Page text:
Oct 7, 2002
Don't sacrifice for the bosses – they're on the opposite side of the line
In response to United Airlines' outrageous demand that workers give up nine billion dollars in concessions, spread over six years, leaders of the five unions which represent United workers offered a counter proposal: they are ready to give five billion dollars worth of "savings" in labor costs, spread over five years. If these "savings" were to be divided equally among United's 66,000 union workers, this would average out to about $15,000 a year.
The coalition of five unions said that this package plus other "cost savings" and "broad initiatives" it had proposed would allow United to increase "its core profitability" by two to three billion dollars a year. And what are those other "cost-savings"? The union press release forgot to explain that, but whatever else is included, increased productivity – that is a brutal increase in the workload of every worker – is sure to head the list.
Said the president of the flight attendants union: "Being a part of the solution that assists United in surviving its near-term financial crisis is central to our goal of ensuring that the Flight Attendants' long-term interests are represented."It's the classical class collaboration that union leaders have pushed for years. Despite all evidence to the contrary, they continue to argue that if workers ensure the well-being of their own company, they will guarantee their own well-being.
What has happened in the airline industry itself proves exactly the opposite.
In 1994, the unions at United made similar arguments, justifying a round of concessions they gave up then. The pilots and the machinists, along with salaried non-union employees, gave up 4.8 billion dollars in pay cuts, and reduced pension contributions. In exchange, they got 55% of company stock shares – and the company's promise that it would repay wage and benefit cuts when company prospects turned up.
Things didn't quite work out as promised. It's true that company profits soared: between 1996 and 2000, United racked up 5.9 billion dollars in earnings. As late as 2001, United had so much spare money lying around, it could propose to buy USAir for 4.3 billion dollars, plus taking responsibility for paying 7.3 billion dollars in USAir's debt.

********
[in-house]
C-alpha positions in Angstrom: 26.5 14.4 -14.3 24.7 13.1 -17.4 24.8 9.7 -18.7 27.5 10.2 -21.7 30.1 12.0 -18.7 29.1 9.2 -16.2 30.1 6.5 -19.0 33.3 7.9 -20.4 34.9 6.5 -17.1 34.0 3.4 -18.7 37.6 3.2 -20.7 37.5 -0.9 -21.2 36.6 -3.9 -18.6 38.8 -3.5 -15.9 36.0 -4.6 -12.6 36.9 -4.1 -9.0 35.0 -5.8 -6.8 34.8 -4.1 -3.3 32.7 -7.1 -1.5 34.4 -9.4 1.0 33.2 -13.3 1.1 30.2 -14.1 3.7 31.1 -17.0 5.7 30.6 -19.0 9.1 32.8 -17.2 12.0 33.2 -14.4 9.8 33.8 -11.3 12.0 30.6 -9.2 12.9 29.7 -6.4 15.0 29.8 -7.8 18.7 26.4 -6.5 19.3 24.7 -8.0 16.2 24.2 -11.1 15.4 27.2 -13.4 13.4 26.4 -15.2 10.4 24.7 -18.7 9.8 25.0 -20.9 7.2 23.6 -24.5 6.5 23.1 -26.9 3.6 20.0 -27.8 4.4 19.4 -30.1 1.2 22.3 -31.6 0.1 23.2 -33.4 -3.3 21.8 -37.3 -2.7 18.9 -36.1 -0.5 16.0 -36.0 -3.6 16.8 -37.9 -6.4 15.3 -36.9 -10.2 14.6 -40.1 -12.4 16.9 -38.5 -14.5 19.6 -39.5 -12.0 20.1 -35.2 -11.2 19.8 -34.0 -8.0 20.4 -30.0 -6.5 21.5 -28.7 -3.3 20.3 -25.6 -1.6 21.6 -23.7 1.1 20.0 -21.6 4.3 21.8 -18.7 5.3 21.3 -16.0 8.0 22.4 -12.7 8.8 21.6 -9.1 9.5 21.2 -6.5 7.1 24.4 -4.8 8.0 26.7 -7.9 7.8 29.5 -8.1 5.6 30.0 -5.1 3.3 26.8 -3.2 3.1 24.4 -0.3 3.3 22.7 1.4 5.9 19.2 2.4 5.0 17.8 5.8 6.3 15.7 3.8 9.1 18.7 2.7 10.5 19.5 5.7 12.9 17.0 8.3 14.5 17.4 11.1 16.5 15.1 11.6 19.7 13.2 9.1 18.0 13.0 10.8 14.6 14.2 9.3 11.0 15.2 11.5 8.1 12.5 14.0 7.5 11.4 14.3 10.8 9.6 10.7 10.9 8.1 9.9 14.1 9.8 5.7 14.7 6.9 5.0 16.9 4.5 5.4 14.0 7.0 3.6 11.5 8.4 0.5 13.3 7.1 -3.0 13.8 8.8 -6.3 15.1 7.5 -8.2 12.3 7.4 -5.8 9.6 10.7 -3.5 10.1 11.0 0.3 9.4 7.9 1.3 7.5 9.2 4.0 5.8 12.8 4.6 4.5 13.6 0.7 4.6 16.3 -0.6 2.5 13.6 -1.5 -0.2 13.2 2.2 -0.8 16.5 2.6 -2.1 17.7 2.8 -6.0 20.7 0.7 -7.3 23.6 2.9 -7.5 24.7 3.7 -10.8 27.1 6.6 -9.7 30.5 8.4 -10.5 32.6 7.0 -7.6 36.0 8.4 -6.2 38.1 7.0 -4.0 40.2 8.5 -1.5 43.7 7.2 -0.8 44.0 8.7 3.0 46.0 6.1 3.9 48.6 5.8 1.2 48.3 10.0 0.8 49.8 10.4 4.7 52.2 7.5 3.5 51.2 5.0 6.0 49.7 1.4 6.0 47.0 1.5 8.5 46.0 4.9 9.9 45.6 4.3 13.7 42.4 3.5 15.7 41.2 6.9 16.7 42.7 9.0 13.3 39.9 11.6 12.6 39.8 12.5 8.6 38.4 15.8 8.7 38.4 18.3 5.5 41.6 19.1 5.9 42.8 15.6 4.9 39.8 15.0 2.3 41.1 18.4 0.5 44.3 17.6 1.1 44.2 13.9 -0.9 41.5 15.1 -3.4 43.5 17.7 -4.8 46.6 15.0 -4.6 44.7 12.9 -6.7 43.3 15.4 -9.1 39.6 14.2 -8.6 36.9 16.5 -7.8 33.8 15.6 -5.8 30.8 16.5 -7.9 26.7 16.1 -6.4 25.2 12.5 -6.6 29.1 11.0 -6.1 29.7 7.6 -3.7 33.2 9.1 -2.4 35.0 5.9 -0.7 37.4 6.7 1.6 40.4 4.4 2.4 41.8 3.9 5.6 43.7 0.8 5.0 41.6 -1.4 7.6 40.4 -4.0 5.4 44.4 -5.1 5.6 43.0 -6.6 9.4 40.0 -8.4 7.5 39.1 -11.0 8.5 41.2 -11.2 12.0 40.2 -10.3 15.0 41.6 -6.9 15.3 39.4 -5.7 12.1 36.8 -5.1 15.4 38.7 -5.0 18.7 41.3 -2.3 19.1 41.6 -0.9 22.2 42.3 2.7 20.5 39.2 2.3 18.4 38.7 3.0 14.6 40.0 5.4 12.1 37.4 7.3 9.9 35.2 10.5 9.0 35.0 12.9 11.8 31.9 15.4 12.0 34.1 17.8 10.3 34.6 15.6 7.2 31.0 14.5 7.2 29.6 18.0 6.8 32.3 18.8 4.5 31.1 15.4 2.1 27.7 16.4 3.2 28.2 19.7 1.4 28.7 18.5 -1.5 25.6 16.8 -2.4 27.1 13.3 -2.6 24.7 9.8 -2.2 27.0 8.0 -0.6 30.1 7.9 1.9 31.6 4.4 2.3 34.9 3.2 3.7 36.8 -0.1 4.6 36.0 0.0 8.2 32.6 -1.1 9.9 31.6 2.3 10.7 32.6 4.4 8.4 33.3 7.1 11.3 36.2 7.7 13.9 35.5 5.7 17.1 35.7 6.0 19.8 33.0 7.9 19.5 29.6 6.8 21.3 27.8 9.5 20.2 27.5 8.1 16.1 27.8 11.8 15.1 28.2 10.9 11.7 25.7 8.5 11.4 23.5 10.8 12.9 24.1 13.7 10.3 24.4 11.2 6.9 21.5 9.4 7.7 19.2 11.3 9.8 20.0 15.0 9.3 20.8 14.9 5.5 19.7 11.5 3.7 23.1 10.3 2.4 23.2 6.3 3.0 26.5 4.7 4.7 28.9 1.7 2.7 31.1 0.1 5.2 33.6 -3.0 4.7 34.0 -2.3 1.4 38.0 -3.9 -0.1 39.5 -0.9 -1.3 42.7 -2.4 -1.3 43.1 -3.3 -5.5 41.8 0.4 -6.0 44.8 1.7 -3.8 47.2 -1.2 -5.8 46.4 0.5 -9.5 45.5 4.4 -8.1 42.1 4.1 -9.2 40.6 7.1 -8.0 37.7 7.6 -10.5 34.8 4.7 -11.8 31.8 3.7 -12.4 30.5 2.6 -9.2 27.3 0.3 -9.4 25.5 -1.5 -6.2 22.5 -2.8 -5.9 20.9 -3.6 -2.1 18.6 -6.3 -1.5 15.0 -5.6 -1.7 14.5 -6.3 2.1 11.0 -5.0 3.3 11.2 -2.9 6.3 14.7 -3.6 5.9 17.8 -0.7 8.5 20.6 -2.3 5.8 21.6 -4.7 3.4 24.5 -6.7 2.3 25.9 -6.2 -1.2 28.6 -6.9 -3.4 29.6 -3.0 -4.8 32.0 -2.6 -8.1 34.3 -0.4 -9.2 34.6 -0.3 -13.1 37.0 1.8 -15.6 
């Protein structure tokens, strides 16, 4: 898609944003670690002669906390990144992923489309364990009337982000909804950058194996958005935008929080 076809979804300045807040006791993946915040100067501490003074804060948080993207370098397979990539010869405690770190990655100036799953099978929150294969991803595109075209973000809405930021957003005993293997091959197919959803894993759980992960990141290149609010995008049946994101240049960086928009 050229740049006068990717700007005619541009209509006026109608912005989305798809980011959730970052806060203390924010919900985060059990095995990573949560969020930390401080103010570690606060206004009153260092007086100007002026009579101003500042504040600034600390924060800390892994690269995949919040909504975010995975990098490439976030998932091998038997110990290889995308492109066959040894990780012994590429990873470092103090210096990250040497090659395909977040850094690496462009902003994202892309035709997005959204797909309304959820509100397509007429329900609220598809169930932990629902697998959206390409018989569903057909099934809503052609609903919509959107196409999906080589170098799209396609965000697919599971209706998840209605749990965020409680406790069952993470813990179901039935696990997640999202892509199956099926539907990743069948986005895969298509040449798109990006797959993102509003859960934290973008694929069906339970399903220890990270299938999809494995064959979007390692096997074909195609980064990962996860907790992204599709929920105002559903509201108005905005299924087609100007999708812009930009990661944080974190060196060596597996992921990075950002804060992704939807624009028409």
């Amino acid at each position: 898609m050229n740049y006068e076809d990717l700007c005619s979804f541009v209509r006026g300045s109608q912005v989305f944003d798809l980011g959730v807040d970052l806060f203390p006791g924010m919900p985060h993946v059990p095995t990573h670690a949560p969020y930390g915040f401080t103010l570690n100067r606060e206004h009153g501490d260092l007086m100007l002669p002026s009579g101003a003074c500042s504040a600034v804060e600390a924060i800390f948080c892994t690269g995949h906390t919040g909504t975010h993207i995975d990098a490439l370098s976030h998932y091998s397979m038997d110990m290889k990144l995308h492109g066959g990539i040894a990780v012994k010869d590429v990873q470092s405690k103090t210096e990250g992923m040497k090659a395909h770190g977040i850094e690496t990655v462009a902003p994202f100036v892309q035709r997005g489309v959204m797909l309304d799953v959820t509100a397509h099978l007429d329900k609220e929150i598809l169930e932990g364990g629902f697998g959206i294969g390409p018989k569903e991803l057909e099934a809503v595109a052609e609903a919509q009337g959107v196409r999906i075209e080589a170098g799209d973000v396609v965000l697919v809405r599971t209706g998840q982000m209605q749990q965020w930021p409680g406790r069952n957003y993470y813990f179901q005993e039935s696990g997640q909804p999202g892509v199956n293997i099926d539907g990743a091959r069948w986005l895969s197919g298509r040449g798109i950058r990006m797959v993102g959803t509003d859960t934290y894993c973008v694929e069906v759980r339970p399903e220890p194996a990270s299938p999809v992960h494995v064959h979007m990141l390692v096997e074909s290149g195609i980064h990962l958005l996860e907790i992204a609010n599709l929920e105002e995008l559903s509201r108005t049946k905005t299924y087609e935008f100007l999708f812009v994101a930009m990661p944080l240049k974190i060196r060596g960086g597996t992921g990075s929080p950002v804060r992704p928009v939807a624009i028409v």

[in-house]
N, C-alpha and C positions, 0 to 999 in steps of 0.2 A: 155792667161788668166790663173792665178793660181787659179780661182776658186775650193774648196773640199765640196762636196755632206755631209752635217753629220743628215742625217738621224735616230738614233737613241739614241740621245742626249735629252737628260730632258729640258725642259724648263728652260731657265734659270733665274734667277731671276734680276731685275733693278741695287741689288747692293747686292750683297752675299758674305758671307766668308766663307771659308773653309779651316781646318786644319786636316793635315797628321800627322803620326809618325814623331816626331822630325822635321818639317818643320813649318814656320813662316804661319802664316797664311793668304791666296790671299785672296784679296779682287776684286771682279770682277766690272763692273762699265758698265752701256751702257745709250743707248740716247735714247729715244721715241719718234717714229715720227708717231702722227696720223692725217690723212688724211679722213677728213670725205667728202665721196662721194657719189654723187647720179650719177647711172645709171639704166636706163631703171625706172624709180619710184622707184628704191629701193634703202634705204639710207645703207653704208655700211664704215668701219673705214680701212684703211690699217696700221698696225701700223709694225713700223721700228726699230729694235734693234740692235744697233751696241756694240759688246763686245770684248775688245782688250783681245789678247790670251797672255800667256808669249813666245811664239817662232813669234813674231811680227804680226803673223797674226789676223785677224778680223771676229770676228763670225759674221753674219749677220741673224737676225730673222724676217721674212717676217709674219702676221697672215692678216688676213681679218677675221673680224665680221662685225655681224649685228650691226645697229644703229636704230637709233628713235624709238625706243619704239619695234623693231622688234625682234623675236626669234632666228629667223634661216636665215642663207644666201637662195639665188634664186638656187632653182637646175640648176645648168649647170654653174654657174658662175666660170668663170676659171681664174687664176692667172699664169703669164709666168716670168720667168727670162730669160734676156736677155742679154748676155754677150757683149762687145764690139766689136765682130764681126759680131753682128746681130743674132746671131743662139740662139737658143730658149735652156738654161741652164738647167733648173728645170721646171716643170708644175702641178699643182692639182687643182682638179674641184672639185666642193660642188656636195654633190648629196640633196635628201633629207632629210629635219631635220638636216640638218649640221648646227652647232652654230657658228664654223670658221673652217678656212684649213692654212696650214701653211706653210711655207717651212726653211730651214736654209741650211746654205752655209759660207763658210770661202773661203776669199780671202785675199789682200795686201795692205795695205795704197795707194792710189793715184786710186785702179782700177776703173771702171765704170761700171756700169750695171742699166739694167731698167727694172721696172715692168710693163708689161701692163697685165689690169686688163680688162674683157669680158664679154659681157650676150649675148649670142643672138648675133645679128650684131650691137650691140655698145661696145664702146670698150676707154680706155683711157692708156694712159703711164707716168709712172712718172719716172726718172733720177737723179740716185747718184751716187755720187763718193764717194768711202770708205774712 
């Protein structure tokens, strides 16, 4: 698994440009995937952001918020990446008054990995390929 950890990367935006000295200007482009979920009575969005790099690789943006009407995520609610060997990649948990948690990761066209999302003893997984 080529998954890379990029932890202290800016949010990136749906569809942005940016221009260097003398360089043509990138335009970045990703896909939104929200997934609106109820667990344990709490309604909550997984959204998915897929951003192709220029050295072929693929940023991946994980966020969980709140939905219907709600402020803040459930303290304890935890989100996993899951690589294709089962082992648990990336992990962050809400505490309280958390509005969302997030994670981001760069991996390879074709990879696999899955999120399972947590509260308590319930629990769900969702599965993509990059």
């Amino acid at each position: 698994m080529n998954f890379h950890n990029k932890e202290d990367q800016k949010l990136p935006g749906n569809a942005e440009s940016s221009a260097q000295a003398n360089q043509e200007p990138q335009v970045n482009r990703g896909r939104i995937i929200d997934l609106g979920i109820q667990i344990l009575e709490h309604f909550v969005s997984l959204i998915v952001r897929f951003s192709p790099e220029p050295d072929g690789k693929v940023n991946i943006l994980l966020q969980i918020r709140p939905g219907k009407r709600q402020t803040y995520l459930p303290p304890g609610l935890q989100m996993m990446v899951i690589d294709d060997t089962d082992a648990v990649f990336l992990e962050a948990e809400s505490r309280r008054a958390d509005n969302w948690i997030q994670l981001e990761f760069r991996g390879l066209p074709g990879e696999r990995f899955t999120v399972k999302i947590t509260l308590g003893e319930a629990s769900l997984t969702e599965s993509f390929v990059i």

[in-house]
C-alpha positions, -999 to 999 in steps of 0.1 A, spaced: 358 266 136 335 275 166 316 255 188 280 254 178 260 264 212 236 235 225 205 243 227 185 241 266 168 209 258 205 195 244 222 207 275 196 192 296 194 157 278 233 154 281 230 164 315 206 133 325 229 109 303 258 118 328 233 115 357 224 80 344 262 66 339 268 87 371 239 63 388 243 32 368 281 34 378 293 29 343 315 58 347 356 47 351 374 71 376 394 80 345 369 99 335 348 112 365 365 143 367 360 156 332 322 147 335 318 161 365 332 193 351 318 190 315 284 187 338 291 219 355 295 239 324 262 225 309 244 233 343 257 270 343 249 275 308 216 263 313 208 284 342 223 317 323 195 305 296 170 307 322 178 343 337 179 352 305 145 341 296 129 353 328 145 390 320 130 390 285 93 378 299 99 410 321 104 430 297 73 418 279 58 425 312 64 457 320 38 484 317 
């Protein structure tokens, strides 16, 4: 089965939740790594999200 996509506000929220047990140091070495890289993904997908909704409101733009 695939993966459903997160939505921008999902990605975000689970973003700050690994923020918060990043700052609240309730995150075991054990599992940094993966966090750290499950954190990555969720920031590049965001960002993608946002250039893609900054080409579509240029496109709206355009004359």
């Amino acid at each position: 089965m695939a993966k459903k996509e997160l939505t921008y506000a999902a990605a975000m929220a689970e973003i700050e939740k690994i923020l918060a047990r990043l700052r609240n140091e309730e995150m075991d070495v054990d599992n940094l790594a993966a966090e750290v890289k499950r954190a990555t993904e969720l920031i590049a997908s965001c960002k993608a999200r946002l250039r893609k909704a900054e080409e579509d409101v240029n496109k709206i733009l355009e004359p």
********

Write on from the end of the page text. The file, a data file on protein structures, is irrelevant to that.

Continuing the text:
The workers were left out in the cold. While the pilots recovered some of their losses at the end of 2000, the rest of the workers did not see any restoration of wage and benefit cuts until the spring of this year. But only a few months later, the company came back, demanding new and much bigger concessions – nine billions worth.
As for the famous stock – which supposedly turned United into a "worker-owned company" – today it's worth almost nothing, only 2.5% of what it was worth in 1997, and the company, by threatening bankruptcy, shows it is ready even to get rid of that obligation.
Despite all claims to the contrary, concessions did not save jobs. They did not produce an improvement in the workers' standard of living. They produced only an enormous increase in wealth for the executives and rich investors and money with which the company sought to buy up other companies.
The workers and the bosses do not stand on the same side. The bosses accumulate their wealth by exploiting us. We can defend ourselves only by taking back some of that wealth. The bosses put their interests first. The workers have to do exactly the same.
When the bosses want concessions, of course they can produce a balance sheet that shows they are about to go out of business. But balance sheets lie. The proof is how fast the richest people in this country have increased their wealth, leaving the rest of us further and further behind.
The ability of the workers to defend our standard of living does not depend on what a faked-up balance sheet shows. It depends on our understanding that we have nothing in common with the bosses who exploit our labor; and it depends on our readiness to fight for ourselves. This is what will decide the fate of the workers at United today, and the rest of the working class tomorrow.